The ratio of home prices to annual income had fallen to 1.6 by last September, below the historical average of 1.9 from 1989-2003 and down from the peak of 2.3 in late 2005. Great news for those who: a.) have a job b.) need a house and don't already own one and c.) can get a mortgage. In the bad news department, there are still: a.) lots of unemployed folks out there b.) people who bought at the highs who are underwater and might walk away if prices continue to decline, and c.) mortgage rates are marching higher.

Fannie and Freddie have been the mortgage market since all of our friendly neighborhood non-conforming specialists, ahem, got out of that market rather quickly in 2007-2008. The White House is planning to release its plans for the two mortgage behemoths on Friday. Although somebody leaked to the WSJ that the administration wants to phase out the housing-finance giants, it seems impossible to imagine. They are 90% of the market. We're talking trillions of dollars. Are banks really going to originate and hold on to all those mortgages? Cause nobody is going to buy them without government guarantees. Especially not after the CDO fiasco of 2007. We'll see what the government has to say, and then the market is just going to do what it wants to do.

Tuesday, February 8, 2011

China Raises Rates, US Yawns

Last I checked, our fearless Fed Chairman, Ben Bernanke, was busying himself with ZIRP + QE + QE2, oblivious to all signs of brewing inflation or bubbles. I mean, who cares about spiking food prices? And oil prices. And copper prices. Or the return of covenant-lite bonds? Or money pouring into emerging markets? Or record bonuses at US banks? None of these things have anything to do with US monetary policy. Because buying trillions in Treasuries and mortgages directly from broker dealers at any price is the best and most direct way to bring the unemployment rate down from over 9% to 5%. And it's not liable to leak out and cause distortions in other markets. Right. So that's working really well so far.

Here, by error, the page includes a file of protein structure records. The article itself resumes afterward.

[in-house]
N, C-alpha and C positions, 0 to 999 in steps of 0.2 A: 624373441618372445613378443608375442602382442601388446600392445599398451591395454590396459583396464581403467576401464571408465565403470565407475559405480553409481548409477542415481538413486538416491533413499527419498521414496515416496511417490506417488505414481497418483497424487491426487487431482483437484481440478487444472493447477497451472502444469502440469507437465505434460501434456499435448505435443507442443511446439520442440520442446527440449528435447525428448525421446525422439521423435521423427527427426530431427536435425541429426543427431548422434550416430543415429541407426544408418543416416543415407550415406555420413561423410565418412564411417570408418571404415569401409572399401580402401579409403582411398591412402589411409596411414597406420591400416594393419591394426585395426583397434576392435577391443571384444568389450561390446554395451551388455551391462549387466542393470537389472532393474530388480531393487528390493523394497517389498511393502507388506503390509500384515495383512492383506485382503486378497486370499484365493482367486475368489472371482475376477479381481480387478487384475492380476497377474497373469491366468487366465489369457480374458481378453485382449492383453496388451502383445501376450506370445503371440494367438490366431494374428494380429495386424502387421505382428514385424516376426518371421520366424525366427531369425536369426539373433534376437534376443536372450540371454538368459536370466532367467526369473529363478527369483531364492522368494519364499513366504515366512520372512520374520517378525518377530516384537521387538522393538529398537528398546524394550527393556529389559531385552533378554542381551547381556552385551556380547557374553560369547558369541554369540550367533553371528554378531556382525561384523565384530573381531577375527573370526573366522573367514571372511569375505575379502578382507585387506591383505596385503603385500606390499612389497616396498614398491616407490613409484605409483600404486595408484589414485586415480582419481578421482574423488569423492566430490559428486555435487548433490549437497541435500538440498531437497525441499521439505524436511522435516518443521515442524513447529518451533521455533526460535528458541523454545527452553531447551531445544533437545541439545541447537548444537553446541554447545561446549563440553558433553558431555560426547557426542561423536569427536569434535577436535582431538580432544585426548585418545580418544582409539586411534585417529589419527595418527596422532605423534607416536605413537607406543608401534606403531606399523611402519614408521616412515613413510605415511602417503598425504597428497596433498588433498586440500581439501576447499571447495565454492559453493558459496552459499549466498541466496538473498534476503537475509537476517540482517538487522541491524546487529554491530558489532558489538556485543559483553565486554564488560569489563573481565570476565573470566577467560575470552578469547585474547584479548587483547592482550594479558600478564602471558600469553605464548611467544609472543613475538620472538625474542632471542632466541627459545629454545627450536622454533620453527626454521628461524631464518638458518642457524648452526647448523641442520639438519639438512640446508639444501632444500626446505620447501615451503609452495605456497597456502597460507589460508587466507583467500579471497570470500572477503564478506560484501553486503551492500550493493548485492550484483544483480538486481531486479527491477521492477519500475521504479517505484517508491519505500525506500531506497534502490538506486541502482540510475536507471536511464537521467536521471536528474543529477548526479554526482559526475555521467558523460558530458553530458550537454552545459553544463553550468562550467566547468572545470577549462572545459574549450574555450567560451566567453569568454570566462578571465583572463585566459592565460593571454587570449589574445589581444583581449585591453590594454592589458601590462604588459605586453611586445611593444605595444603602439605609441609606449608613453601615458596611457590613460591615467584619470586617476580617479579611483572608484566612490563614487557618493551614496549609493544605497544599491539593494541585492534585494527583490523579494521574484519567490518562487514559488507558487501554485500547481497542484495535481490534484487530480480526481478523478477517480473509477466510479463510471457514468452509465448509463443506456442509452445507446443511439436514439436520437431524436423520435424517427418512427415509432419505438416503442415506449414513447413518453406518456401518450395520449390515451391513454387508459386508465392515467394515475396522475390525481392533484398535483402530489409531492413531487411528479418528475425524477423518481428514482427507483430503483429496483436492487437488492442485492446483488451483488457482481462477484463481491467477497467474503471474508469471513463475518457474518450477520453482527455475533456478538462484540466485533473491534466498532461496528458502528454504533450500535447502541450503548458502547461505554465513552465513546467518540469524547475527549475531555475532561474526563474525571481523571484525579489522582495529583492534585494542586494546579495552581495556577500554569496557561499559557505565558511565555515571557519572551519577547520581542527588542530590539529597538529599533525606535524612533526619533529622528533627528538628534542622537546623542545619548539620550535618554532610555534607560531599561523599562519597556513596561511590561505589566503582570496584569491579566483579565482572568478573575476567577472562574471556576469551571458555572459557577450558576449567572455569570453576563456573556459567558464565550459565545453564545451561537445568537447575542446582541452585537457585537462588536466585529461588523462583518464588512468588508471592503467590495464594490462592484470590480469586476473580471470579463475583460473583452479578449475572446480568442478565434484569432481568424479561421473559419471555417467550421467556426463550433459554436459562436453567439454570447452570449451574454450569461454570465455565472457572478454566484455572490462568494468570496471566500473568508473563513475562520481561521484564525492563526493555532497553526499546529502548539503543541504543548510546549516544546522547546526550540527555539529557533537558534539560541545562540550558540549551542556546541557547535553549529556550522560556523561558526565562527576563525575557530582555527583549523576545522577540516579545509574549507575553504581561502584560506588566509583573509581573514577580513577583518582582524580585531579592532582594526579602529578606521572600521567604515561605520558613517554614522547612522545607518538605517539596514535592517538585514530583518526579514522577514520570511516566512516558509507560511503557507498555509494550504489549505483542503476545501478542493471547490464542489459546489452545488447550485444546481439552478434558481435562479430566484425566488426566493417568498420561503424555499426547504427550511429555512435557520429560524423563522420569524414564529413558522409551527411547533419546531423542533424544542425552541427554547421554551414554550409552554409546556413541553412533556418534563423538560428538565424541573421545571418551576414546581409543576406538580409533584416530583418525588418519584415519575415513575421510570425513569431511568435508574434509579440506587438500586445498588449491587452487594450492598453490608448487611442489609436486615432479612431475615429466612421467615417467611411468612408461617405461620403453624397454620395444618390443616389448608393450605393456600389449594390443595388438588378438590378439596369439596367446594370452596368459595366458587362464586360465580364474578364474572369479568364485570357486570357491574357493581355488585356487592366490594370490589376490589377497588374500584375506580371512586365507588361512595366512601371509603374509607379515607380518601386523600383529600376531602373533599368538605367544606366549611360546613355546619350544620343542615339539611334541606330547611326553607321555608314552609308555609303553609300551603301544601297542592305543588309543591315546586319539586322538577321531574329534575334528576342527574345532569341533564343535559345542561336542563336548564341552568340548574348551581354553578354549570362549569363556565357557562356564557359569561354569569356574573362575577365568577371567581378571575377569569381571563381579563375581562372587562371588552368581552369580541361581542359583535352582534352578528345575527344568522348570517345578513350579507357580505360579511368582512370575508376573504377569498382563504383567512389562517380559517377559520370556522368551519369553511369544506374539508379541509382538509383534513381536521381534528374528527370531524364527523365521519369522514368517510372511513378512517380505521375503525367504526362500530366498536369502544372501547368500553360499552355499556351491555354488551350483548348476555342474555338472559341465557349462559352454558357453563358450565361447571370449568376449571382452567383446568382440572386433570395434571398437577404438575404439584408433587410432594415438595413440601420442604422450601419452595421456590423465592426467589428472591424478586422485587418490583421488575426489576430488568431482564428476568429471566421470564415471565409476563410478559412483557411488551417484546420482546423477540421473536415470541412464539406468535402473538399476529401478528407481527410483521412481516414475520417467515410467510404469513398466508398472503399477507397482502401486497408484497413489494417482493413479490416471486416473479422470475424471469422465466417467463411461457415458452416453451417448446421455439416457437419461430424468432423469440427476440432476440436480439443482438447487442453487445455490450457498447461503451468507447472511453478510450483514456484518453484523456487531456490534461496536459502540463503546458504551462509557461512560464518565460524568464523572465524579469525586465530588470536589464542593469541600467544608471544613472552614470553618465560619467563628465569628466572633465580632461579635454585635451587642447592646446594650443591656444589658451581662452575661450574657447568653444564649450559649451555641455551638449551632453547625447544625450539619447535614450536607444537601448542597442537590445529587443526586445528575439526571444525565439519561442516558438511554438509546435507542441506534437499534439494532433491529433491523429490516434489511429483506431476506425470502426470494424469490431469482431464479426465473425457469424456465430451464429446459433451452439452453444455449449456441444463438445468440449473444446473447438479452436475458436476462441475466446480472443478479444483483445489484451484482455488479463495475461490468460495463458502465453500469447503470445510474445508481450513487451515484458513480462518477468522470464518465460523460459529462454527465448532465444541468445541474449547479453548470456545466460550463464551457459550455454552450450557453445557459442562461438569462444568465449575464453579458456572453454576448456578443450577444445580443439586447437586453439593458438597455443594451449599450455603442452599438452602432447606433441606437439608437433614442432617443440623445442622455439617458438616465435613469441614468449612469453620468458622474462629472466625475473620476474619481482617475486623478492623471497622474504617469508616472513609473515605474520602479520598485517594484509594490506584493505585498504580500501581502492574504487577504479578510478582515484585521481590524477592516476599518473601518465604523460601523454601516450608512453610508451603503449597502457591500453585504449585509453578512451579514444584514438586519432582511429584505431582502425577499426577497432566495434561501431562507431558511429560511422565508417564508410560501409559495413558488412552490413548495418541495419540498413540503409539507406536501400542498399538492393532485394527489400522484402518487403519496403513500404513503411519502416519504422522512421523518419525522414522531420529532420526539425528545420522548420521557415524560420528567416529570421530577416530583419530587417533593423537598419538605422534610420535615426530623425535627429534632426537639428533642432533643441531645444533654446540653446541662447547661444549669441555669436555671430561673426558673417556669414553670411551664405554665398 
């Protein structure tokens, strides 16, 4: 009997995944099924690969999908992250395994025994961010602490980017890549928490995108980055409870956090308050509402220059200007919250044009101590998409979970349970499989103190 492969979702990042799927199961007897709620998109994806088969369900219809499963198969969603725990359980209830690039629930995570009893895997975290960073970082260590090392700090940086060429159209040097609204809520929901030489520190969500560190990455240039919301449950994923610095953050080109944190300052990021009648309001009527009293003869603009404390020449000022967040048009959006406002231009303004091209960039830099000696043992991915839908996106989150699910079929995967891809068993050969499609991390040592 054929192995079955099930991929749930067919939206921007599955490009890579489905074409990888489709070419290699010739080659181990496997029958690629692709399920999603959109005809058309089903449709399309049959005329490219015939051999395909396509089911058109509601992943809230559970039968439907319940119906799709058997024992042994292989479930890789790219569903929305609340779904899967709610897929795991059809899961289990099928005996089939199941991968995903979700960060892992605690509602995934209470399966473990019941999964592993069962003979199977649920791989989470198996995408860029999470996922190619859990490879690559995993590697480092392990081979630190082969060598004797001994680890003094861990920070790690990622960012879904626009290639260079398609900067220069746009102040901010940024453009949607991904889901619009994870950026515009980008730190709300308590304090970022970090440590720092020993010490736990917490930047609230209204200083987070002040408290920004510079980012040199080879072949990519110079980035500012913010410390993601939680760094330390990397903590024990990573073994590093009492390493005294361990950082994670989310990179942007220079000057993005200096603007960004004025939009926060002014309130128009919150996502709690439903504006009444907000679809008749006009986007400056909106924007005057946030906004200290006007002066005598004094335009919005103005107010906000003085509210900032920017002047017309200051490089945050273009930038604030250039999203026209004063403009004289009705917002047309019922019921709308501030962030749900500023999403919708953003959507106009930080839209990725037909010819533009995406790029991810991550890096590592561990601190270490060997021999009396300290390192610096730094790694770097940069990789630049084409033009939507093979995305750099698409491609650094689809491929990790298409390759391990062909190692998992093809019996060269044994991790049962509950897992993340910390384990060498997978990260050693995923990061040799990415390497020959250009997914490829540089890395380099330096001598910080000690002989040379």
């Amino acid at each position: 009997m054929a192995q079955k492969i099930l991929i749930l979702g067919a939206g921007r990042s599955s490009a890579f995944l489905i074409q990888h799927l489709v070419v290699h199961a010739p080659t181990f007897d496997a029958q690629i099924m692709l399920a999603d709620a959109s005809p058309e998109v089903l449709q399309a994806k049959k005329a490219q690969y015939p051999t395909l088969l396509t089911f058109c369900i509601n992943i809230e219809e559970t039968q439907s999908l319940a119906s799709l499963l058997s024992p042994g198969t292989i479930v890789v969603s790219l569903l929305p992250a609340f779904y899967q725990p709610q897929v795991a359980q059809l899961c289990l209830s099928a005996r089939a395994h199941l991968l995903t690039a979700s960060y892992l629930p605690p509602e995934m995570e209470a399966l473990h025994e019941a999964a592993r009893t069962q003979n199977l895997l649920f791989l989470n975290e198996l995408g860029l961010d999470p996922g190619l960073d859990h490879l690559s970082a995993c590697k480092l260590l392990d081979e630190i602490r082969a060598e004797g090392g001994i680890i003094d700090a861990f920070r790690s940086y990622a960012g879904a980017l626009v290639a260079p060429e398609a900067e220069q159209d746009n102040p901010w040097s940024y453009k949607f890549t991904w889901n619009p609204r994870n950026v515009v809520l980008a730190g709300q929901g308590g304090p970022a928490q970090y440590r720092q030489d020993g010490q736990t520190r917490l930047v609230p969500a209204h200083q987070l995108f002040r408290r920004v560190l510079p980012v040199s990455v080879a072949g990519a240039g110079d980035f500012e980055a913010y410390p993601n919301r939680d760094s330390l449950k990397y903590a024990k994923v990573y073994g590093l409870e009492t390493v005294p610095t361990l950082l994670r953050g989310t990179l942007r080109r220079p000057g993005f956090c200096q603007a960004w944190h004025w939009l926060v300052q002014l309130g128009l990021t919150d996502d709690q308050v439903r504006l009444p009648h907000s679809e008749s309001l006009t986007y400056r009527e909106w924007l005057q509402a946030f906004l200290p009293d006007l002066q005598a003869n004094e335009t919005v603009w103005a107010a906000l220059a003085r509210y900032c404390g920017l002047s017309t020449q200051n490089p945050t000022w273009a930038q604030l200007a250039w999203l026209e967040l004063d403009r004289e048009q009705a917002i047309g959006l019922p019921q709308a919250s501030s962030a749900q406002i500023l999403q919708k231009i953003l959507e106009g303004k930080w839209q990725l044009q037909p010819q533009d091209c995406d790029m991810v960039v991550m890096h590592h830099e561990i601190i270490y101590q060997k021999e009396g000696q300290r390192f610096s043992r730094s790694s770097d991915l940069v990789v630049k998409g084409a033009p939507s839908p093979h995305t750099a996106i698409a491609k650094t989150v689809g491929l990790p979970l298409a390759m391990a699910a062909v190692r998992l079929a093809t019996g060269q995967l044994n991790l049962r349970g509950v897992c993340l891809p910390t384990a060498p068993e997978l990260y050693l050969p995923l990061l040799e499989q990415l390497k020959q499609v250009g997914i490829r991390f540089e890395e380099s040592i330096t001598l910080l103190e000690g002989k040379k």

Anyhoo, at least the Chinese are paying attention. China raised its interest rates for the third time since mid-October. Admittedly, China's growth rates are a tad higher than ours and the chance of getting runaway inflation is more likely when your economy is experiencing explosive growth of 10%, rather than the anemic 3% or so we're getting in the US. Nevertheless, global markets actually respond to this kind of thing. Oil, copper, and emerging-market stocks fell across the board in response to China's interest rate move. Please make of note of that, Mr. Bernanke.

Monday, February 7, 2011

AOL Buys Huffington Post for How Much?

Nothing can revive the Rip Van Winkle of bloggers (yours truly) faster than the news of a $315 million purchase price for a blog. Mostly a blog aggregator at that. Sure, AOL's $315 million announcement to acquire the Huffington Post would be a much bigger deal if it weren't AOL doing the math on the financials, but still, pretty big news for aspiring bloggers everywhere. AOL has a history of pumped up acquisitions that wind up being worse investments than even the doubters initially imagined. Nevertheless, Tim Armstrong, AOL's fearless Chairman and CEO, has maintained his enthusiasm that maybe, just maybe, someday, one of these deals is going to turn into something other than a really nice tax write-off. "When people think about Google for search and Amazon for commerce, I think they're going to end up thinking about AOL for content" the FT quoth Mr. Armstrong. Ah, content. That's what he's going for. Identifying AOL with content. Instead of say, really slow dialup internet service, chat rooms, and enormously expensive acquisitions, which is what AOL is currently associated with. In any event, this time, for obvious reasons, I hope Mr. Armstrong hits the big time.